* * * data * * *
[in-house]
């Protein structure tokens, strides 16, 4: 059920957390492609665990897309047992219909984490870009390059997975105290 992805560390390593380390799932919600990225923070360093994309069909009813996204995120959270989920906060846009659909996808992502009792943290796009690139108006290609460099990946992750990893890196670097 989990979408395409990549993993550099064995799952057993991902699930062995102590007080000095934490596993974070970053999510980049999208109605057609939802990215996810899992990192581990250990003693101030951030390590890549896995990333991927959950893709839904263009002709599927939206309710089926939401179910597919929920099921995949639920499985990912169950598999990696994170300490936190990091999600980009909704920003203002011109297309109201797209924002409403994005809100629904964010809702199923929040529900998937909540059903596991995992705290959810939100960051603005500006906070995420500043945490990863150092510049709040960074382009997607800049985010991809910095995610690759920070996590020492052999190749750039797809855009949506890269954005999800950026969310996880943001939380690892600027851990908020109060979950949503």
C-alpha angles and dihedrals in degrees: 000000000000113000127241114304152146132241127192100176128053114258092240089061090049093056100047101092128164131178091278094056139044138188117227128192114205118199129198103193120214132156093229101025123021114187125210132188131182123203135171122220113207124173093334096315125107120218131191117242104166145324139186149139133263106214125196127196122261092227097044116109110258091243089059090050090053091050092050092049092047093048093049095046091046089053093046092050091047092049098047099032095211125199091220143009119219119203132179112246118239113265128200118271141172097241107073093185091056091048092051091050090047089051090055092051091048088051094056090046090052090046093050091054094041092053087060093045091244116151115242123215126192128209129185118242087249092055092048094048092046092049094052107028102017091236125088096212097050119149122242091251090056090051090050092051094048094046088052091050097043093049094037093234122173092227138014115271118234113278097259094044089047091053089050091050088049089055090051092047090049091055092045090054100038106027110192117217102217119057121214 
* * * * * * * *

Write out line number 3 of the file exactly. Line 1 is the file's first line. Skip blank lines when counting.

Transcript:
C-alpha angles and dihedrals in degrees: 000000000000113000127241114304152146132241127192100176128053114258092240089061090049093056100047101092128164131178091278094056139044138188117227128192114205118199129198103193120214132156093229101025123021114187125210132188131182123203135171122220113207124173093334096315125107120218131191117242104166145324139186149139133263106214125196127196122261092227097044116109110258091243089059090050090053091050092050092049092047093048093049095046091046089053093046092050091047092049098047099032095211125199091220143009119219119203132179112246118239113265128200118271141172097241107073093185091056091048092051091050090047089051090055092051091048088051094056090046090052090046093050091054094041092053087060093045091244116151115242123215126192128209129185118242087249092055092048094048092046092049094052107028102017091236125088096212097050119149122242091251090056090051090050092051094048094046088052091050097043093049094037093234122173092227138014115271118234113278097259094044089047091053089050091050088049089055090051092047090049091055092045090054100038106027110192117217102217119057121214 